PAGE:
ABA House of Delegates approves dues increase
The ABA House of Delegates approved the increase by voice vote during the ABA Midyear Meeting in early February. There were only a few no votes.
Those admitted to the bar less than a year will pay nothing under the new schedule, but most other lawyers will pay annual dues ranging from $140 to $449. The price of individual membership is lower for government and legal services lawyers, solos and judges. In that group, lawyers who have been admitted to the bar for at least a year will pay annual dues ranging from $115 to $255. Dues for those experiencing financial hardship will remain the same at $50.
The changes take effect in the 2014-15 fiscal year, according to Resolution 177C, which outlines the dues increase proposal. For the next three years after that, dues will rise to reflect the increase in the cost of living unless the ABA Board of Governors intervenes to reduce or eliminate the COLA.
The 13 percent hike is less than inflation over the last eight years, according to a report accompanying the resolution. The increase “ranks well below the average increase of past dues increases,” the report says, “and comes after an interval twice the average time between dues increases” enacted between 1990 and 2007.
Without a dues increase, important ABA programs and services would be cut, the report says, carrying the possibility that members would quit because their membership would have less value to them.
SHORTFALL SCALED BACK
The recommendation to raise dues comes after a “redoubled effort” to study and stabilize association finances, the report says. 0perating costs have been cut, producing savings of more than $17 million in the past four years. Reserves have been recalculated and reallocated to produce an expected $9.7 million in each of the next three years to support operating expenses. And an aggressive approach to nondues revenue is projected to yield at least $5.6 million in net new revenue over the next three years.
ABA Treasurer Lucian Pera supported the dues increase. Absent an increase, the ABA was expected to face a $28 million shortfall over the next three years. “This is not a traditional dues increase,” Pera said, because it will not close the entire budgetary gap. Instead, it will decrease the projected shortfall to about $4 million. The rest of the shortage will have to be made up elsewhere, he said.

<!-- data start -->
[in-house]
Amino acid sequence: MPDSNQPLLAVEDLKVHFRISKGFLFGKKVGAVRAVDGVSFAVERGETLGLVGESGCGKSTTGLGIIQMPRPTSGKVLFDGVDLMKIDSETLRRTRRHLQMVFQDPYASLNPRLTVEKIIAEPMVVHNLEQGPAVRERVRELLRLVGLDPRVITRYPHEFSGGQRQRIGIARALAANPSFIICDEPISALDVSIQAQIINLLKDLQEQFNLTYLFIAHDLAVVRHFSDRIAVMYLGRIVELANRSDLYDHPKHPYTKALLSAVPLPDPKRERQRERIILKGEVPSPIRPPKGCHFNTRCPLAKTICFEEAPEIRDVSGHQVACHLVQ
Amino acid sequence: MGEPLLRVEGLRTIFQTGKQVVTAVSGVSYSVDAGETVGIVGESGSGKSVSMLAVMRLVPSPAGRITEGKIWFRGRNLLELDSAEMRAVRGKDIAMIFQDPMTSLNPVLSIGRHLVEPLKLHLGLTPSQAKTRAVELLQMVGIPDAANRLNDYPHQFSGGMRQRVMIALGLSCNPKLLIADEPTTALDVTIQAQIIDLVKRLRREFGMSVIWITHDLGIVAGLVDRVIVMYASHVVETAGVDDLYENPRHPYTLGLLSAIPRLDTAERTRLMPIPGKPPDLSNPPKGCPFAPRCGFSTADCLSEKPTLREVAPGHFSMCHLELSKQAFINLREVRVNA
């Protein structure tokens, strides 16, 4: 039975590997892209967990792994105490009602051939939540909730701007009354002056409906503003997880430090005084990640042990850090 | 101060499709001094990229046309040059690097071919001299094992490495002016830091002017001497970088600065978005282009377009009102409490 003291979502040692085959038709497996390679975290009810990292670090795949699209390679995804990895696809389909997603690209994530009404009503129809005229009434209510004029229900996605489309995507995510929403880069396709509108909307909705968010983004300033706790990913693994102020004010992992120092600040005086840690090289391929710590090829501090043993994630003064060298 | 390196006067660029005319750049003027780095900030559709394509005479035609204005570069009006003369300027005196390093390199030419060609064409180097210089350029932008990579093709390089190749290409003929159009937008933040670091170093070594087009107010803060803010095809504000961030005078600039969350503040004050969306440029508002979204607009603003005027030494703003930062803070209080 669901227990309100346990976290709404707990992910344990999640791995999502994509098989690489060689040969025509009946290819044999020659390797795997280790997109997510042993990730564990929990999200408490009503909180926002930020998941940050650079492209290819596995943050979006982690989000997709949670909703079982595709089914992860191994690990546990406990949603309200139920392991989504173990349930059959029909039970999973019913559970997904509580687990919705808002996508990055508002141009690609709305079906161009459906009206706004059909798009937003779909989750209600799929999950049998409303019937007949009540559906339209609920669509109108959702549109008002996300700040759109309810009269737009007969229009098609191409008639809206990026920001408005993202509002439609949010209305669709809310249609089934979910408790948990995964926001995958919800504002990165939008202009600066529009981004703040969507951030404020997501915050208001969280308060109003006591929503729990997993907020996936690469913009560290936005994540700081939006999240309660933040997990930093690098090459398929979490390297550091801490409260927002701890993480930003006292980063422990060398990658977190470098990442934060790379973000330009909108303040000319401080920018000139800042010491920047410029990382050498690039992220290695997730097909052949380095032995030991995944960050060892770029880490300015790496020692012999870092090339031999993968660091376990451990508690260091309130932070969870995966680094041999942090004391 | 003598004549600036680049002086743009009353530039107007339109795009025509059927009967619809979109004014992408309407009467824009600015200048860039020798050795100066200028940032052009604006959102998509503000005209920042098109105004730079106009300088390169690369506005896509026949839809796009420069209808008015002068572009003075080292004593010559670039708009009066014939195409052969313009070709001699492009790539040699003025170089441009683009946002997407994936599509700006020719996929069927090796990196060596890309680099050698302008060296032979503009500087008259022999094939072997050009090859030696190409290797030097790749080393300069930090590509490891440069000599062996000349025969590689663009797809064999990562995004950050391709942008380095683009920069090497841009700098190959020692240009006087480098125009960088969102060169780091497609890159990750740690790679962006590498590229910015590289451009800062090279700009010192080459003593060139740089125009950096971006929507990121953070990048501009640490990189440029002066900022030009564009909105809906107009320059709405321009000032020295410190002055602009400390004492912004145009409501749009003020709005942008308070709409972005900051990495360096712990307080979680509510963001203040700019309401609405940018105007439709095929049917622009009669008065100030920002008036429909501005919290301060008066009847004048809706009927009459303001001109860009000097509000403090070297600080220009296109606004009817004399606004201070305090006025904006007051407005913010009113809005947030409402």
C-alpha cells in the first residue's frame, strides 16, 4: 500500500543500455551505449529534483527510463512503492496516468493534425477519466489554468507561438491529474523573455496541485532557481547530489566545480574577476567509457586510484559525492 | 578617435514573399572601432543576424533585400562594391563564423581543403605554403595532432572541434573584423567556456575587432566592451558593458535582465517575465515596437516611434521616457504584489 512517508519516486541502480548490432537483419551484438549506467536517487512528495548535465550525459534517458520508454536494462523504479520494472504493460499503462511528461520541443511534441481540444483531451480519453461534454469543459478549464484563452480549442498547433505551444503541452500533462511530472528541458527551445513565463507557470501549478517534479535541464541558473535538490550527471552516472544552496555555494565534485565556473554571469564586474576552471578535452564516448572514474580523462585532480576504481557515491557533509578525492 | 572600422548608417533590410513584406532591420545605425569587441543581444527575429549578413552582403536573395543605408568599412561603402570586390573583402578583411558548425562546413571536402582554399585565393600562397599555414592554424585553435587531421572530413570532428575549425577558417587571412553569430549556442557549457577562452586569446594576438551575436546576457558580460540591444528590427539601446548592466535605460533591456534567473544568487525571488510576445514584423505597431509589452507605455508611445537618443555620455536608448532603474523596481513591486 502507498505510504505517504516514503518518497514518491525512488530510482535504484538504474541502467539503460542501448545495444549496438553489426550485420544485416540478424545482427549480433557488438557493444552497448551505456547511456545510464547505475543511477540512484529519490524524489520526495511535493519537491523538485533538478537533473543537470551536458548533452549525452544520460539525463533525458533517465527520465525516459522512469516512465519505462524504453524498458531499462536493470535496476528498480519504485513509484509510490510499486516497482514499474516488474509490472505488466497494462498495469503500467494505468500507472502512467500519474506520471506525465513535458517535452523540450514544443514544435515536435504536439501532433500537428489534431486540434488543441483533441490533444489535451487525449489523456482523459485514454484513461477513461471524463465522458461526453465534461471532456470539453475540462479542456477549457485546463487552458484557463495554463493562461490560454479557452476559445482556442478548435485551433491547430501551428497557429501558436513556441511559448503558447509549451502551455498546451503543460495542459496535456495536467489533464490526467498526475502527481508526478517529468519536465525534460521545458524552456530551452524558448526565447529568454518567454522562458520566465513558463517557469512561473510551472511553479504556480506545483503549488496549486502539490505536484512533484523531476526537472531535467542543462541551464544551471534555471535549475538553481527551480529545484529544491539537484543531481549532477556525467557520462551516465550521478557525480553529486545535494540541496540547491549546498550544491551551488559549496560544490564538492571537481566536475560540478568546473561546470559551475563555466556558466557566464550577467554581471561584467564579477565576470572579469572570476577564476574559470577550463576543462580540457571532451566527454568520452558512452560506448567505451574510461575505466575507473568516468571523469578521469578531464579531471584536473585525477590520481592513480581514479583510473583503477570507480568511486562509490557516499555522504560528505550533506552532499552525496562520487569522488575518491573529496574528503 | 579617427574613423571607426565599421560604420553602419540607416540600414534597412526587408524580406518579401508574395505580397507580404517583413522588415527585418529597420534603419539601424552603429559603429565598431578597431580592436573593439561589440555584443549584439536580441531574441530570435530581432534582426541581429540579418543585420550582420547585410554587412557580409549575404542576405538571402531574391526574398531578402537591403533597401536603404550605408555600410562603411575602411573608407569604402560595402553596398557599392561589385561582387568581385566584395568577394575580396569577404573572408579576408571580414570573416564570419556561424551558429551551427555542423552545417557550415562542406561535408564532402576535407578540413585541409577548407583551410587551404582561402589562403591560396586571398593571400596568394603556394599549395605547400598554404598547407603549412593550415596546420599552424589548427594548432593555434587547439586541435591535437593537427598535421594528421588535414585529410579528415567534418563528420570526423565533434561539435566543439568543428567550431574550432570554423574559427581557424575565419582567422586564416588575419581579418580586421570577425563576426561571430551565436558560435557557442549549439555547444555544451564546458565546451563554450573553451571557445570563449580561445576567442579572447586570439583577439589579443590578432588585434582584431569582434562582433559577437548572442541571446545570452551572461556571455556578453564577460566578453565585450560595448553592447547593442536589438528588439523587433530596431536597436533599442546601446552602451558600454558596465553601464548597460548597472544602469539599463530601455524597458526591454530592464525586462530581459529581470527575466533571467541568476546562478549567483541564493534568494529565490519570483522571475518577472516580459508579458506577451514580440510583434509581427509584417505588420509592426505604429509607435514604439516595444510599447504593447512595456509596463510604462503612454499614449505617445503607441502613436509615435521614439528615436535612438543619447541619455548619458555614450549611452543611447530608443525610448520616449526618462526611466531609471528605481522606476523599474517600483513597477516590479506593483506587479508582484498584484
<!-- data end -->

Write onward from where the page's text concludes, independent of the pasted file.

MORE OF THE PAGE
Meanwhile, in an emotional speech during the House session, ABA President James R. Silkenat criticized Congress for failing to adopt gun legislation after the December 2012 shootings in Newtown, Conn., that claimed the lives of 20 elementary school children and six school staff members.
Fighting back tears, Silkenat said he has a farm near Newtown and he knows how the tragedy devastated families who lost loved ones. “I’m still heartsick that Congress was unable to respond to the tragedy that took place in Newtown,” Silkenat said. “Congress failed to prevent these tragedies of the future.”
Silkenat said many lawmakers appear more concerned about their gun lobby approval rating than protection of their constituents.
The ABA has taken a strong stance in favor of laws to prevent gun violence since the assassination of President John F. Kennedy, Silkenat said. More recently, the ABA backed legislation to improve background checks for gun owners, fight gun trafficking, and limit military-style assault weapons and high-capacity ammunition magazines. Those reforms are consistent with the U.S. Supreme Court’s Second Amendment opinion in Heller, which acknowledged limits on gun ownership, Silkenat asserted.
Silkenat noted that there are strongly held views on all sides of the topic, but lawyers have a responsibility to participate in the discussion of the legal issues. “America’s legal response to gun violence so far is unacceptable,” he said.
In other action, the House passed resolutions calling for access to effective appellate representation for juveniles in delinquency cases; urging businesses to adopt policies against child labor and trafficking; urging governments to enact laws and policies to prevent homelessness when foster children age out of the system; and calling for increased funding and a reordering of priorities to fight hunger in the United States.
After eight years without a dues increase, the ABA will hike the cost of individual membership by about 13 percent on average for most members.
This article originally appeared in the April 2014 issue of the ABA Journal with this headline: “House Approves Dues Increase: President Silkenat also makes heartfelt plea for gun control.”